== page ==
B.C. Art League (Charter Member 1921)
Vancouver School of Decorative & Applied Arts (Founding Student 1925)
Pioneer Art Students of Vancouver Art School (PASOVAS) (Founding Member)
Vancouver Art School Students Club (Founding Member)
Vancouver Art Gallery (Charter Member, 1932)
Federation of Canadian Artists (Founding Member 1941)
B.C. Society of Fine Arts (Elected Member 1942, Honorary Secretary 1947-1951)
The Feckless Collection, Vancouver, BC
Maud Sherman, 1900 - 1976
Maud Rees Sherman was born in Mission City, B.C. The family moved to Vancouver in 1903, where her father R.S. Sherman was employed as a teacher and then school principal by the Vancouver School Board. Under her father’s influence, she was encouraged to draw and paint from an early age and to appreciate nature. After completing elementary school, Sherman was tutored at home by her next-door neighbour Josiah Wilson McAdam, an architect and artist who moved to Vancouver ca 1910.
When Sherman was just 8 years old, she began yearly trips to Savary Island. Her father was involved in a development deal establishing the Island as a vacation resort and she would spend many of her summers there, sketching all aspects of life and nature.
At 19, Sherman began illustrating her father's stories published in in a small pamphlet called School Days magazine. The magazine was published by the Vancouver School Board and used in elementary schools as a supplementary reader. Sherman would go on to create over 80 pen and ink drawings specifically for the magazine on a variety of subjects, this body of work would help establish her reputation as a confident and skillful illustrator.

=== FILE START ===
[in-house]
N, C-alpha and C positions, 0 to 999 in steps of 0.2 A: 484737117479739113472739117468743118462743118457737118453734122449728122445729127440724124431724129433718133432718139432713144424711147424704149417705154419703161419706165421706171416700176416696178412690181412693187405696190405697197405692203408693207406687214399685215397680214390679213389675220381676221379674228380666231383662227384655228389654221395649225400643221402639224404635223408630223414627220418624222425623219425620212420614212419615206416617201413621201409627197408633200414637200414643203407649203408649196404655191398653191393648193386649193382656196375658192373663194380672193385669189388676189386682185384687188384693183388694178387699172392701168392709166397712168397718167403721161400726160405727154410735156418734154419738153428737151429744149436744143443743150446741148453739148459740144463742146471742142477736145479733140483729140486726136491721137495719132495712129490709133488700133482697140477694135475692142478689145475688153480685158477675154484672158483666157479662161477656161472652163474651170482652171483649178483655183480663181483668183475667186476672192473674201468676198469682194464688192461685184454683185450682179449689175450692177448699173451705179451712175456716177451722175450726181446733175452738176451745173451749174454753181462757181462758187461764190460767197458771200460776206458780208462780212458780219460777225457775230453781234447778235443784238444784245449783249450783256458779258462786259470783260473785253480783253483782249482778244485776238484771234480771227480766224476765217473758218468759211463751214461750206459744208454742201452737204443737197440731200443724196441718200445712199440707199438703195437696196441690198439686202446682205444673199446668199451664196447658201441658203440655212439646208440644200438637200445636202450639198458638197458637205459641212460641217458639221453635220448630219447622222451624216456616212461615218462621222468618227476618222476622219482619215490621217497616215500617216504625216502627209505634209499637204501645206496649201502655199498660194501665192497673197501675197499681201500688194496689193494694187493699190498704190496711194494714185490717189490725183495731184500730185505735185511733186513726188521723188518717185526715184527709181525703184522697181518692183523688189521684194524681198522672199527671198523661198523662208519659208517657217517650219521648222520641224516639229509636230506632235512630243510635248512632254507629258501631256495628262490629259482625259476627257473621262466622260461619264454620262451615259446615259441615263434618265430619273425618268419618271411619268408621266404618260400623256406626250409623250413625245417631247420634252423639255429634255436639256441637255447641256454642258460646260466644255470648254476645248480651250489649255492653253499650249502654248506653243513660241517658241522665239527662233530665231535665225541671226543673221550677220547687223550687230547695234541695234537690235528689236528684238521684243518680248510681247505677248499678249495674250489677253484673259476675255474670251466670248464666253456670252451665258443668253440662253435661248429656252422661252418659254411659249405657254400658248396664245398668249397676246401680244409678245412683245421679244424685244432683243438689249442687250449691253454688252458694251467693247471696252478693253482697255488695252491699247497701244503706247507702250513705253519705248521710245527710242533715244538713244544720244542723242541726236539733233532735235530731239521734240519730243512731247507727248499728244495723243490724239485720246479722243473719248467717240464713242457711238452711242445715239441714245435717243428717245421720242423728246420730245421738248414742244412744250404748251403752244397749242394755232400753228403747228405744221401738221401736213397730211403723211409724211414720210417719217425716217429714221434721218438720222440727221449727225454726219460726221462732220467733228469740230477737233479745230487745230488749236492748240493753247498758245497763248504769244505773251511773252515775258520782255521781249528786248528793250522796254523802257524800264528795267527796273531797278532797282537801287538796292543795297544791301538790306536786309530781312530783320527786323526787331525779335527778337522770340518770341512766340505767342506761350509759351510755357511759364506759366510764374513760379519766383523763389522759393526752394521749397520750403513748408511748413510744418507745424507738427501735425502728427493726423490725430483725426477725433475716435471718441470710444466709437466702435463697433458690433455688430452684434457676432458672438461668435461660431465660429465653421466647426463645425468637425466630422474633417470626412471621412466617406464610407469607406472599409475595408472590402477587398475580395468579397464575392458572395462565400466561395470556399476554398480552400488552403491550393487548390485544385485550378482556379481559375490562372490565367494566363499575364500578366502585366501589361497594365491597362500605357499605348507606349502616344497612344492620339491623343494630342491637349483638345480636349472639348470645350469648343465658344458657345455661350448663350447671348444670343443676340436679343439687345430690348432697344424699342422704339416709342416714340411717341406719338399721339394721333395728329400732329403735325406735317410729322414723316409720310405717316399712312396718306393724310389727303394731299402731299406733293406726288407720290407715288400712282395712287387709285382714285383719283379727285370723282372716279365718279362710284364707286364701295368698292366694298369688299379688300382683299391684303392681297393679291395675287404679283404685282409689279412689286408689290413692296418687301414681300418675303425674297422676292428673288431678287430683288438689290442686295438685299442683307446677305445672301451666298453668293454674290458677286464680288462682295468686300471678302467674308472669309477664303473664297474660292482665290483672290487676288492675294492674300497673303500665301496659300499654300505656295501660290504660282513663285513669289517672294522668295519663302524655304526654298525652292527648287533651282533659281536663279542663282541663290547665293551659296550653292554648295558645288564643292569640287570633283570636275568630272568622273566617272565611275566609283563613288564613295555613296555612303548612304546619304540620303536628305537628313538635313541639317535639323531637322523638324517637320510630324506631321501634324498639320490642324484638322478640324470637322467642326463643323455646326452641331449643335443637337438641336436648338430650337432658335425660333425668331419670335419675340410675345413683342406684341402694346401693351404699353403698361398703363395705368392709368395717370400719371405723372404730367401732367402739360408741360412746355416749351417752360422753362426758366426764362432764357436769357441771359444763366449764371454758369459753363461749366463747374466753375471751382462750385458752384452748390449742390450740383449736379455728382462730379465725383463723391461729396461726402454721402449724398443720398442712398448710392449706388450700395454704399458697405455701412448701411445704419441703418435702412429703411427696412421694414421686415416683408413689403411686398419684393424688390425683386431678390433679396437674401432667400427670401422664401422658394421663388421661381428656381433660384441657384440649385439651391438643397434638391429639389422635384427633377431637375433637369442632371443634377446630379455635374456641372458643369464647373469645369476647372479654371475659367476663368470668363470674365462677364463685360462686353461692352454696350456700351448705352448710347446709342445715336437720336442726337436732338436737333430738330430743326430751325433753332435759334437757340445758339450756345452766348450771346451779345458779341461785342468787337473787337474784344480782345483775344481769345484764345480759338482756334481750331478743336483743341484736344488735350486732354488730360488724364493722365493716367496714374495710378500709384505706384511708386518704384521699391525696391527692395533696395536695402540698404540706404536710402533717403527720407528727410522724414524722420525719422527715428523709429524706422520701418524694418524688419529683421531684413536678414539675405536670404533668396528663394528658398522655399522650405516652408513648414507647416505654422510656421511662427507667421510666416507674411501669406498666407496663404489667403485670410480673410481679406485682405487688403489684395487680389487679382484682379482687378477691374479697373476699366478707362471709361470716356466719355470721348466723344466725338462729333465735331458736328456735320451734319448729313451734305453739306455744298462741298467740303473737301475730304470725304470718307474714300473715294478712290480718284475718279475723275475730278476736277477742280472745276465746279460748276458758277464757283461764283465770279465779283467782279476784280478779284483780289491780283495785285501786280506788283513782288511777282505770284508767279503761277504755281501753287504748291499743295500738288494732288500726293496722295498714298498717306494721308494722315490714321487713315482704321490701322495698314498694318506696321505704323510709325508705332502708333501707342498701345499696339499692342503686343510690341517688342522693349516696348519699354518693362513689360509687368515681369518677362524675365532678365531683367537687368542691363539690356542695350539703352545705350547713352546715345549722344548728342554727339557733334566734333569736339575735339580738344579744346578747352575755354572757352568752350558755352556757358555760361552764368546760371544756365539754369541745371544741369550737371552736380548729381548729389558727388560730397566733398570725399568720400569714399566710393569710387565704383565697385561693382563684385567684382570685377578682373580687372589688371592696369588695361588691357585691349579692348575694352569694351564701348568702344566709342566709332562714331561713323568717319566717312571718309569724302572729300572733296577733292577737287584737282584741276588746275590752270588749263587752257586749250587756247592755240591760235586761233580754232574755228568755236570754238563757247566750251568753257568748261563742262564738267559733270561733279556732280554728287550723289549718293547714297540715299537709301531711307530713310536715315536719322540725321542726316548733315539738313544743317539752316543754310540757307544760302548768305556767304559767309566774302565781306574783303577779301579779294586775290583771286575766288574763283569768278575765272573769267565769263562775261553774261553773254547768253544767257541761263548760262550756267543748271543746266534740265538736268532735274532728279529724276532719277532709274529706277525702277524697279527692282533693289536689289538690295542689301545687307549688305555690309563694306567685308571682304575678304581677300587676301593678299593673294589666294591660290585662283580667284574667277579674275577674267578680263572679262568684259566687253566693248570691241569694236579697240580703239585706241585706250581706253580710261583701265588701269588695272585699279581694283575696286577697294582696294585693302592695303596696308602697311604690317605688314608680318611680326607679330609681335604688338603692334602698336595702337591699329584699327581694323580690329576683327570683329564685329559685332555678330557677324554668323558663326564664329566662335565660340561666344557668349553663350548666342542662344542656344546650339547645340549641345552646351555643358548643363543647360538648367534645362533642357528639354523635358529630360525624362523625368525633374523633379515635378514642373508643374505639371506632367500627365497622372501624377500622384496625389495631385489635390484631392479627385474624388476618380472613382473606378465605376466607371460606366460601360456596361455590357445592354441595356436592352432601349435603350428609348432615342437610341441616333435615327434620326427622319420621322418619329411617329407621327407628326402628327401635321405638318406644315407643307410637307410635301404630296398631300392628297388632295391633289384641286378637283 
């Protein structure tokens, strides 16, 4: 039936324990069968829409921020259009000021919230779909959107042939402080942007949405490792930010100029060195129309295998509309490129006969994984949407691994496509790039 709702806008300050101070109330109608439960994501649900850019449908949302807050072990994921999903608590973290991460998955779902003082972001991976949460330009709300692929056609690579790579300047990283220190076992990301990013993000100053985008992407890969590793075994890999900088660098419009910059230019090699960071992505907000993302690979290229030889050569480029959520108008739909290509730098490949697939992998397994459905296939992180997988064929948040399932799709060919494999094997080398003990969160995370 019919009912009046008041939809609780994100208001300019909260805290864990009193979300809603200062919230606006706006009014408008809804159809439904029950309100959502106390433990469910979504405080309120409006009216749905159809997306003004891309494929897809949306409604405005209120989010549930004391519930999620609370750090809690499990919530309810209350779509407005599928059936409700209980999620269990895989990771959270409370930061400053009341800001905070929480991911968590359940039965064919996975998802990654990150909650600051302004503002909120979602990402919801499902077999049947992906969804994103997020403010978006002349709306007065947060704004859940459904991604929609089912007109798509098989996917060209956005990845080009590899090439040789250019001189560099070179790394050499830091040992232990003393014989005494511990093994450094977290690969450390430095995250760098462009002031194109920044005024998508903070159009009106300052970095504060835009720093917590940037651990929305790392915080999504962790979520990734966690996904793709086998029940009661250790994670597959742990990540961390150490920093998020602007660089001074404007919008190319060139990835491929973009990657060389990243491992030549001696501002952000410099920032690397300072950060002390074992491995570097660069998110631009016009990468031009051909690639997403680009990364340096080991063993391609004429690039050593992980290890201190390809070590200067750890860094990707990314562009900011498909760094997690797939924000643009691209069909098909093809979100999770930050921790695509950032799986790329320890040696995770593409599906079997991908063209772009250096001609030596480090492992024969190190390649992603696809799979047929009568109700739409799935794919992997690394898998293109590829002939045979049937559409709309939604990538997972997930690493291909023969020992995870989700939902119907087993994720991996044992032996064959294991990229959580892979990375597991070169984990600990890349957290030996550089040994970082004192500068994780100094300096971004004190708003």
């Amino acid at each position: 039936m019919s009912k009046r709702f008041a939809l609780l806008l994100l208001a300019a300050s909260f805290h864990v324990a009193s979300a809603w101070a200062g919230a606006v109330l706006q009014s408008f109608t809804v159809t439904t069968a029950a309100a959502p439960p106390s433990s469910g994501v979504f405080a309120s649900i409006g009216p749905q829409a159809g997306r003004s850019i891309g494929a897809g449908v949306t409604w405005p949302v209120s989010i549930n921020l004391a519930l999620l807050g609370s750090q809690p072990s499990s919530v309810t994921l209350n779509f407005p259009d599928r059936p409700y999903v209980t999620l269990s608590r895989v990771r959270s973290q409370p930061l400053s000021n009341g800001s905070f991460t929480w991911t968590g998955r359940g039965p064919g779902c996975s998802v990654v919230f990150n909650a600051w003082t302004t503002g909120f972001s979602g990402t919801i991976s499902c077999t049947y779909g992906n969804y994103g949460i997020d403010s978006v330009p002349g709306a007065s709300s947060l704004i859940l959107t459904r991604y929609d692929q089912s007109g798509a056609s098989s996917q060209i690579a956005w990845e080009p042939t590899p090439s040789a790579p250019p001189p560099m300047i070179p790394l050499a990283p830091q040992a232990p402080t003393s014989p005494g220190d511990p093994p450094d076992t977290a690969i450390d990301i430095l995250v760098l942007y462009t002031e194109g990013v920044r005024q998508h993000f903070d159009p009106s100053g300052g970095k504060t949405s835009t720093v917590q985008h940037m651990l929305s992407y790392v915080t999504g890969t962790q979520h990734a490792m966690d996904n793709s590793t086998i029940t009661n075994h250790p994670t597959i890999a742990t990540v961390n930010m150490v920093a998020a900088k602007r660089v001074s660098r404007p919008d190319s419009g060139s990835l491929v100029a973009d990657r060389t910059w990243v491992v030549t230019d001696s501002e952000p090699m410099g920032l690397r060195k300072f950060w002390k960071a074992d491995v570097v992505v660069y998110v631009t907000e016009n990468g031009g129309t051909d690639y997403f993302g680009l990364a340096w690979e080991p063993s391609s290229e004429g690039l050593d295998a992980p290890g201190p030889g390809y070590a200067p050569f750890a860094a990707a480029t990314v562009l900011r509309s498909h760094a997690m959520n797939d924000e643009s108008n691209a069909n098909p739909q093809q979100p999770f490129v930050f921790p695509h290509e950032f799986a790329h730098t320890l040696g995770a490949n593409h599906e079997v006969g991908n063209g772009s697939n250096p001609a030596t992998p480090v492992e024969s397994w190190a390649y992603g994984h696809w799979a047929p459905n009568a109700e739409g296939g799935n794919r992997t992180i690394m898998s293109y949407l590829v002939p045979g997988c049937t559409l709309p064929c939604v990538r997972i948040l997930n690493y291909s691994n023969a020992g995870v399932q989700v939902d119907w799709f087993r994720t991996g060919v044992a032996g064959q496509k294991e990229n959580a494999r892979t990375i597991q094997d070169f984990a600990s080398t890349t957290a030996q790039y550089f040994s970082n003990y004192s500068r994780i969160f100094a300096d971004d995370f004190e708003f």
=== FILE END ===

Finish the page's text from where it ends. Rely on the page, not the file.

In 1920, Sherman began to garner more widespread appreciation of her work; she received a prize for a landscape watercolour at the Vancouver Exhibition and exhibited a piece in the Annual Exhibition of the B.C. Society of Fine Arts. She would continue to exhibit with them over the next 40 years. Both Sherman and her father became charter members of the B.C. Art League when it formed later that same year.
Sherman attended the inaugural class of the Vancouver School of Decorative and Applied Arts, (now Emily Carr School of Art + Design), when it opened in 1925. There she studied with Group of Seven member, Fred Varley.
Classes with Varley exposed Sherman to new art styles and movements, however she had already developed her own style. Throughout her career, she continued to paint traditional landscapes and seascapes, her neighbourhood, and the city of Vancouver. Sherman also carved and painted wooden jewelry, of such subjects as wolves, birds, and other animals.
Sherman attended the Vancouver School of Art and Design for four years, however, she never earned a diploma from the school. There is speculation as to the reasons, however, she had already established a successful illustration career with J.M. Dent and Sons in Canada and England, a company that produced textbooks for most of the Canadian provinces and the United Kingdom; a diploma was not key to her success.
Besides her professional illustrations, Sherman continued to support her father’s publications, (such as illustrating her father's 1931 article in Savary Island's Museum and Art Notes with a pen and ink sketch of an arbutus tree), and continued to exhibit locally, (showing at the 1933 B.C. Artists Christmas exhibition at the Vancouver Art Gallery).
Sherman was one of the founding members of the Federation of Canadian Artists in 1941 along with Lawren Harris, Arthur Lismer, A.Y. Jackson and Emily Carr. Her artwork was also included in the FCA's 1942 fundraising exhibition for the Canadian Red Cross at the Vancouver Art Gallery.
In the mid-1960s Maude Sherman became ill and was unable to continue painting, thus her art career finally came to an end. She died a decade later, in 1976, in a North Vancouver care home.